– frauke
    Oct 13, 2019 at 10:13
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    $\begingroup$ Contrary to what this answer says, it is common to do quantum gravity calculations in which individual gravitons interact with individual particles such as electrons. The interaction is simply too weak to detect, since gravity is 40 orders of magnitude ($10^{40}$) weaker than electromagnetism. $\endgroup$
    – G. Smith
    Oct 13, 2019 at 16:13
  • $\begingroup$ @frauke That's good point, sorry. What I meant to say was that the macroscopic effects of gravity are the cumulative effect of very (and I mean very) large numbers of gravitons- the effect of a single graviton is tiny by comparison with the impact a photon of visible light might have, which is enough to excite an electron. Thanks to G.smith too. $\endgroup$ Oct 13, 2019 at 17:45
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    $\begingroup$ Well, gravity is 10^40 times weaker than electrodynamics. But a one eV graviton has the same momentum as a 1 eV photon. So detection should be just as easy, when it hits an electron. I suppose the interaction is not too weak to be detectable, but too improbable to happen. $\endgroup$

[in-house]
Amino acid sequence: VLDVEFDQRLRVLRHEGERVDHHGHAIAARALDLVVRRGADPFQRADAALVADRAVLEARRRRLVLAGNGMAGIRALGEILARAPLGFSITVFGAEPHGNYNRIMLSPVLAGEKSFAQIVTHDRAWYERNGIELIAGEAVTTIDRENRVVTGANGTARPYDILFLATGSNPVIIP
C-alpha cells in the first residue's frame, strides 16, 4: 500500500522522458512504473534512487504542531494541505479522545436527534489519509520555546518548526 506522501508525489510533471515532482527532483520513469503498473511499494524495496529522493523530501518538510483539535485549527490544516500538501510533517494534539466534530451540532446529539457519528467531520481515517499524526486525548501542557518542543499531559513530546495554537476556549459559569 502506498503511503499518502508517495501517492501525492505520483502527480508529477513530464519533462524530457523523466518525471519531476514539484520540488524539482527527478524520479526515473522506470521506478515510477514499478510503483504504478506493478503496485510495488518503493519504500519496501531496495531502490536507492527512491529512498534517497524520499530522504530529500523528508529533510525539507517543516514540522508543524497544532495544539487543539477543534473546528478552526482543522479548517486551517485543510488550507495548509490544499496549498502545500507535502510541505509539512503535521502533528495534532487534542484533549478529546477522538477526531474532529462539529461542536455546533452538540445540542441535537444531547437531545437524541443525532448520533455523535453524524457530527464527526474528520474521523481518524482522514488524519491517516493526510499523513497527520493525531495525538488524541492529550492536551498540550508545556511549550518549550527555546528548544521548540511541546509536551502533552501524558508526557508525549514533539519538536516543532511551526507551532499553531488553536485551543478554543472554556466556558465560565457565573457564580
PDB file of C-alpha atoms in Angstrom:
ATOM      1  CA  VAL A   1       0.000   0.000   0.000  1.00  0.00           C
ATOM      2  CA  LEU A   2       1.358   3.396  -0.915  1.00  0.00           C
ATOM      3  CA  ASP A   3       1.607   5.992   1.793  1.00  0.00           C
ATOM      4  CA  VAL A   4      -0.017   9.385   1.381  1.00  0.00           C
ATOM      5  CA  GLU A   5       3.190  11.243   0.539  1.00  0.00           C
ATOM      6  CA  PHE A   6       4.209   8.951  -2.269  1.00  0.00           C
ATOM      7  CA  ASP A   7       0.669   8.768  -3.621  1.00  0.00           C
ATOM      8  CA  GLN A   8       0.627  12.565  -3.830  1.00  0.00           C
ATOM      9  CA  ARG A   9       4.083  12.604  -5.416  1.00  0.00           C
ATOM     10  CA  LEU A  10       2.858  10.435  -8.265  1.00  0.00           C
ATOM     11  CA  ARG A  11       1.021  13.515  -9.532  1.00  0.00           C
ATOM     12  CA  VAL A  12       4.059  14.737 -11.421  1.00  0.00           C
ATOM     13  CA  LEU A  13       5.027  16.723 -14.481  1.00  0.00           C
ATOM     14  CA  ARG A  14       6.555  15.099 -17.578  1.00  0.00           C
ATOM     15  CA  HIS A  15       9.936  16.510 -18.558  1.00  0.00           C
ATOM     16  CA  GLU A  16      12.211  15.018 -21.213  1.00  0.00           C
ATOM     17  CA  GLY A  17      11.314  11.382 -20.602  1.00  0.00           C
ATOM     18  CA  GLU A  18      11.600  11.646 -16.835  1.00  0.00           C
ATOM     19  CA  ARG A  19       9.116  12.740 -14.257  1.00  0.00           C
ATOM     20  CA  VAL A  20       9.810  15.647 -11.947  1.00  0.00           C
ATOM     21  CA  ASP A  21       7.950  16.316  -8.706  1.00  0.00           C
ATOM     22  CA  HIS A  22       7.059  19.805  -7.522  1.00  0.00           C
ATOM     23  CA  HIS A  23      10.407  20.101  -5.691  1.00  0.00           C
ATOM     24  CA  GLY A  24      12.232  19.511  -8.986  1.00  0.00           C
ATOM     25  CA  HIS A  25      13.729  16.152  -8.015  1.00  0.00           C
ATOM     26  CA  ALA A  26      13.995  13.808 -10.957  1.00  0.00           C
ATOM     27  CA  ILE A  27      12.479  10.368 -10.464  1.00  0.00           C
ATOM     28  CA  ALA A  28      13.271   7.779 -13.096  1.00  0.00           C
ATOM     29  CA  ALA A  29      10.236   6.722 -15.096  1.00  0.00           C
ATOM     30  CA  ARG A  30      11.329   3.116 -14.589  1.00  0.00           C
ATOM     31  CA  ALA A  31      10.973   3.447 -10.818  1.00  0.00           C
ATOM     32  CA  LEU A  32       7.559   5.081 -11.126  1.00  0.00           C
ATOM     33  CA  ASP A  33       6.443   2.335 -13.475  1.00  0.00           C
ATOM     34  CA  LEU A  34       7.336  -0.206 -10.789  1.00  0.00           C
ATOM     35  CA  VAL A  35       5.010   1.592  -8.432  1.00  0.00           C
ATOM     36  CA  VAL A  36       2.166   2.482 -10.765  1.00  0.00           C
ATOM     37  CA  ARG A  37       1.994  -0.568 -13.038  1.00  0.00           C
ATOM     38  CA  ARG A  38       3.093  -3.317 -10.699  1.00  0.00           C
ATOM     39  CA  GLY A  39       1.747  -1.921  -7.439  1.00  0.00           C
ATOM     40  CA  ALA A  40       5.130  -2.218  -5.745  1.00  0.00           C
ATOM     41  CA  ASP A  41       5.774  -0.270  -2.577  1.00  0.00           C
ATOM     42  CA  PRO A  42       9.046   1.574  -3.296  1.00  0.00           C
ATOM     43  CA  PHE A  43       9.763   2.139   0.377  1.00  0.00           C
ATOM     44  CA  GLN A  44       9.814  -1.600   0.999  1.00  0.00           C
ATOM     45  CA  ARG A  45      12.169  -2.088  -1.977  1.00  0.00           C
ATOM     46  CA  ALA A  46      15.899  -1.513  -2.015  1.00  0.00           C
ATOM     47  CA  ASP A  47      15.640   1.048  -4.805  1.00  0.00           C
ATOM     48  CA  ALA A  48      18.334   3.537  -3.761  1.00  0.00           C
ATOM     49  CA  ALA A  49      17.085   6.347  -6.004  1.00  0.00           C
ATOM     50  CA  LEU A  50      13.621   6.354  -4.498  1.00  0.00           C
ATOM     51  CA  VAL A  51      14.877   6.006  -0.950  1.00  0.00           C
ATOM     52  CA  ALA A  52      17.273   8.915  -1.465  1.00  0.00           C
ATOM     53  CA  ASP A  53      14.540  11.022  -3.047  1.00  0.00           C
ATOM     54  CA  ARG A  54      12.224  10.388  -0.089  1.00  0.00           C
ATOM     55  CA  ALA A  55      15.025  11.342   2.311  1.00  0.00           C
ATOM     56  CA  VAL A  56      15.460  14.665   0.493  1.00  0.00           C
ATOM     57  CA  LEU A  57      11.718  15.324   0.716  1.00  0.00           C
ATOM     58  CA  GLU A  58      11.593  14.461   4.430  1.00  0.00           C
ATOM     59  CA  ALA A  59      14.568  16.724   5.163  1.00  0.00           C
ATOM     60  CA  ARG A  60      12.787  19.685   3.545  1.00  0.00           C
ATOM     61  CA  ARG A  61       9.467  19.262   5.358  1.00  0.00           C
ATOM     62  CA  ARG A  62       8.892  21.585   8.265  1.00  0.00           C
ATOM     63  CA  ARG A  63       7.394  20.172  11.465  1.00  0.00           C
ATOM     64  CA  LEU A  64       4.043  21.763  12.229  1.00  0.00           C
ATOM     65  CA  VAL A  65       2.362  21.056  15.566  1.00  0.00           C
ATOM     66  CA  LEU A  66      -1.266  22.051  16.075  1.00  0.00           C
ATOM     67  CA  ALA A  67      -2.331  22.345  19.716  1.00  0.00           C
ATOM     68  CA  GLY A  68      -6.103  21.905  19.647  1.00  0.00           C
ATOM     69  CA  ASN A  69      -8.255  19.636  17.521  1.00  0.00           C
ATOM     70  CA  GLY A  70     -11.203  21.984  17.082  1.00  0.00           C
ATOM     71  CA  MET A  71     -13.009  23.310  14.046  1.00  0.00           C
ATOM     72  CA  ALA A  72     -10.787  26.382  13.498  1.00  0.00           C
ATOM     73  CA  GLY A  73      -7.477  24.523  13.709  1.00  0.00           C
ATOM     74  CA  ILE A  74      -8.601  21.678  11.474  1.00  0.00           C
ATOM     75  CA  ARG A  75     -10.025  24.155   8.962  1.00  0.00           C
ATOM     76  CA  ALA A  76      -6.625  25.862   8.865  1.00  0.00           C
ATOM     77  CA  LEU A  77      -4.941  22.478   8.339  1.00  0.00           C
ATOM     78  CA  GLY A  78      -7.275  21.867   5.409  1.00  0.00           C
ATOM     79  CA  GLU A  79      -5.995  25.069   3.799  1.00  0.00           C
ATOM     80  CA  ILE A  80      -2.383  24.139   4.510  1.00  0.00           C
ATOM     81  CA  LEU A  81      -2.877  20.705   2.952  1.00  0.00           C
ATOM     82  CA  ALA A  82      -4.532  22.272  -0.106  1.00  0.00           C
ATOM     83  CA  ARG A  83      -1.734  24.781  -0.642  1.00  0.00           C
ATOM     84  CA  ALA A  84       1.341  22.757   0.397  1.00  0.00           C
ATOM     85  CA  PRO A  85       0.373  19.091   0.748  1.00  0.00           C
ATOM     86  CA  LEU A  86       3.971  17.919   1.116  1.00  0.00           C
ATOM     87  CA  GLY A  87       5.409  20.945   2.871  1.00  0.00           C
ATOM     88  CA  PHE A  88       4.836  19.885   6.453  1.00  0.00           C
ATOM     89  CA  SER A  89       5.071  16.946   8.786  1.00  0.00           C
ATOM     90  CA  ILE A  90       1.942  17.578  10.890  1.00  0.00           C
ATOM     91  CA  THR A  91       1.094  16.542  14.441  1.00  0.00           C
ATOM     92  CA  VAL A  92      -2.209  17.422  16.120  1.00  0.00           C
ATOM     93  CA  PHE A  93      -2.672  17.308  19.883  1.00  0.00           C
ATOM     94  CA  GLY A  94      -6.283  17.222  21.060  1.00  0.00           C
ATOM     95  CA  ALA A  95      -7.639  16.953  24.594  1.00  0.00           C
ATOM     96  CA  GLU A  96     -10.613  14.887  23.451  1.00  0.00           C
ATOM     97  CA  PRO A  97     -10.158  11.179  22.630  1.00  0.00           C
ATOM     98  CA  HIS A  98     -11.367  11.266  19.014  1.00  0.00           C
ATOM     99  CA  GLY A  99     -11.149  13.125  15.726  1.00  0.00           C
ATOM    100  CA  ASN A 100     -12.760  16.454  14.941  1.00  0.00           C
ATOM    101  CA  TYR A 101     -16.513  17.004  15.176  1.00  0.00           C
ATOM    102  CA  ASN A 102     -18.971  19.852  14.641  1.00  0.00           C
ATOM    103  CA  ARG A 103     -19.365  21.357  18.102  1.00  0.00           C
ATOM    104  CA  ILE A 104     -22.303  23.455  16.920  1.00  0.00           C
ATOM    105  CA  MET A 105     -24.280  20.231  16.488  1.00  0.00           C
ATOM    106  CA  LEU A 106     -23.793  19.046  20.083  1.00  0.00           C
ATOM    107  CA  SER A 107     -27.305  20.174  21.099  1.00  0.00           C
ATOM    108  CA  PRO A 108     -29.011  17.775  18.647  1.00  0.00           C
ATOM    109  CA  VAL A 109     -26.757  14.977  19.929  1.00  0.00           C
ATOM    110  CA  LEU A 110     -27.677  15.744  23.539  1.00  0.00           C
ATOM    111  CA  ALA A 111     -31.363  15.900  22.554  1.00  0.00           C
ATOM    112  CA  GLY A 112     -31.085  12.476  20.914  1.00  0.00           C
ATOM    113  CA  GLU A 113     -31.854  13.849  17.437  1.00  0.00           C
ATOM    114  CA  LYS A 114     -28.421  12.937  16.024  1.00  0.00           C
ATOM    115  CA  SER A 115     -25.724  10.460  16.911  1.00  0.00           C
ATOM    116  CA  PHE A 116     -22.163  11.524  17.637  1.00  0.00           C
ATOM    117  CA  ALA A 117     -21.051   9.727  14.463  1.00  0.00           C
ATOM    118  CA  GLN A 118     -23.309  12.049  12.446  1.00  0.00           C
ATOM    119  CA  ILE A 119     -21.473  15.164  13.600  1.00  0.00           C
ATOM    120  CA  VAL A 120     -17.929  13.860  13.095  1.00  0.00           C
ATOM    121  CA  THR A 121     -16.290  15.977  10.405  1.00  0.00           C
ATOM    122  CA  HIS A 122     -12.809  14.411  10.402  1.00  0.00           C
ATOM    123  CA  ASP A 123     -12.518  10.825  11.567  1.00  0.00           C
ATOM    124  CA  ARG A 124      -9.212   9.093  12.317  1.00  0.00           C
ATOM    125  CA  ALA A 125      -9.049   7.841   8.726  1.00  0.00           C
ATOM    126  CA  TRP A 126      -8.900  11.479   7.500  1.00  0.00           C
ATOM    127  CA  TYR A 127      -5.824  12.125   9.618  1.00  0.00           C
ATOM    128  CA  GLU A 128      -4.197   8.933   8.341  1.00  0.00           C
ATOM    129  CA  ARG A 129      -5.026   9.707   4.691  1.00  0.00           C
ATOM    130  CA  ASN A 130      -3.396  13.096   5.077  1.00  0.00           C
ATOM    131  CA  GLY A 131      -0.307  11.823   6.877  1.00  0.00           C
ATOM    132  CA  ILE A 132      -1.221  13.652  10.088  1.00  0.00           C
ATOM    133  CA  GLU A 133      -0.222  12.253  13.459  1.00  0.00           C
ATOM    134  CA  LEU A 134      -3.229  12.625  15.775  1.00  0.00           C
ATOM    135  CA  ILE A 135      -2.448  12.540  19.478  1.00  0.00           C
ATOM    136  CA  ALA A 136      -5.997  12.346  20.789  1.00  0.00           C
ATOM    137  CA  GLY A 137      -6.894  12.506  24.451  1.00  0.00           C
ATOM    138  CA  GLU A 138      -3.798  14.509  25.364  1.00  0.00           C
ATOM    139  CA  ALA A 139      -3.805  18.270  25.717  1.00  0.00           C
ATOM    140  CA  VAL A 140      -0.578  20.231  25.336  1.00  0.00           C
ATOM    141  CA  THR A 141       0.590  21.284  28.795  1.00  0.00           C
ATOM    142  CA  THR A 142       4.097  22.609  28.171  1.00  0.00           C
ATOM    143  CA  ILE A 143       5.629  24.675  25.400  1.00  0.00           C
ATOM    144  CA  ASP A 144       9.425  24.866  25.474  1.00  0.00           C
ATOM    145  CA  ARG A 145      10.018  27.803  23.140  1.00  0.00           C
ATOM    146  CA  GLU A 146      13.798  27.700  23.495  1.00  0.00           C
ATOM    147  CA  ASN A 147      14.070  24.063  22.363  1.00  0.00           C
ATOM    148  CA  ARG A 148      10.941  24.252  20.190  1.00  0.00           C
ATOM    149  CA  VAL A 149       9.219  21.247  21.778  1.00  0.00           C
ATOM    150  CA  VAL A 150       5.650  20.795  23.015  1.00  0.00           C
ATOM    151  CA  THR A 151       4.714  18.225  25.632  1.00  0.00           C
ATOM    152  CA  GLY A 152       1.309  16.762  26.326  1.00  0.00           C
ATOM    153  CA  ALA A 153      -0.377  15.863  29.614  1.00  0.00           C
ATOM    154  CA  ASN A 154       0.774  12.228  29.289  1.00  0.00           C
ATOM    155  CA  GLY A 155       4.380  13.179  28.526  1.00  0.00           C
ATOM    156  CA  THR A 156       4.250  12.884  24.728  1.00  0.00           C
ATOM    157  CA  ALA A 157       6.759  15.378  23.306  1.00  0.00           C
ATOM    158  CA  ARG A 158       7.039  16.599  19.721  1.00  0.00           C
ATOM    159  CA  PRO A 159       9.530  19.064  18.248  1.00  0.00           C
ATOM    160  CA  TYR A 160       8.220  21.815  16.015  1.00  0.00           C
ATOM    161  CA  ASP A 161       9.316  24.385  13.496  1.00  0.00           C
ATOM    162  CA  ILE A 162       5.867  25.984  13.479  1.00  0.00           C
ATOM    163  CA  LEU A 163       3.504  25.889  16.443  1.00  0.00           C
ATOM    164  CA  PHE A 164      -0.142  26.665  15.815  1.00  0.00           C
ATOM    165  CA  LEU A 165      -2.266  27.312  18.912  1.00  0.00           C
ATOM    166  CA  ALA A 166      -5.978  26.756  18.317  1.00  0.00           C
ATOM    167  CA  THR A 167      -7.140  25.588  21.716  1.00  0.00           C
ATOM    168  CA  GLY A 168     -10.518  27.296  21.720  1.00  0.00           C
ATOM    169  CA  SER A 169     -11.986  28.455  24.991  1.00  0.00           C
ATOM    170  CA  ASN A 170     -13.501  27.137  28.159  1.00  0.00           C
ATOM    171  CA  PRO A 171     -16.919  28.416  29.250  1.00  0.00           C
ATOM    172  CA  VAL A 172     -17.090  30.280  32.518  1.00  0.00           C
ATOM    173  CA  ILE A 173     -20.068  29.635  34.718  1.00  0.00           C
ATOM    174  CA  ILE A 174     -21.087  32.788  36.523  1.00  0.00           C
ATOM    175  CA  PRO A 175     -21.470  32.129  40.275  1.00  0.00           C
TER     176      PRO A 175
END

– frauke
    Oct 13, 2019 at 19:58
  • $\begingroup$ It might be instructive to calculate how much energy would be carried by a single graviton whose frequency is in the range of gravity waves detectable by LIGO, and how high the frequency would have to be to carry enough energy to be electronically detectable, and then think about what kind of physical system could conceivably oscillate with that frequency. $\endgroup$
    – S. McGrew
    Oct 14, 2019 at 2:17
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It is very important to differentiate between virtual gravitons (in QFT calculations of interactions) and real gravitons (GW quanta). Now there is no consensus on this site whether gravitons are the quanta of GWs or not.

https://physics.stackexchange.com/a/215180/132371

There are two ways we can detect gravitons, either build detectors as you suggest, or create them at the LHC.

Now detecting single gravitons is very unlikely, because gravitons interact with matter very very weakly.

$$\alpha_\mathrm{G} = \frac{G m_\mathrm{e}^2}{\hbar c} = \left( \frac{m_\mathrm{e}}{m_\mathrm{P}} \right)^2 \approx 1.7518 \times 10^{-45} $$

The gravitational coupling constant characterizes the gravitatonal attraction between elementary particles.

$$\alpha_\mathrm{G}$$ is 42 orders of magnitude smaller then $$\alpha$$

Now if you use the energies at LHC, you will see that it is similarly orders of magnitude less likely to produce a single graviton at the LHC then a single photon.

https://en.wikipedia.org/wiki/Gravitational_coupling_constant

Thus, the correct answer to your question is that in the foreseeable future we will not be able to build detectors that can detect single gravitons nor will we be able to produce them at the LHC.

You are correct, it is the cross section.

Gravitons have a much lower cross section then photons to interact with matter.

https://arxiv.org/pdf/gr-qc/0607045.pdf

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  • $\begingroup$ why the downvote? $\endgroup$ Oct 14, 2019 at 14:56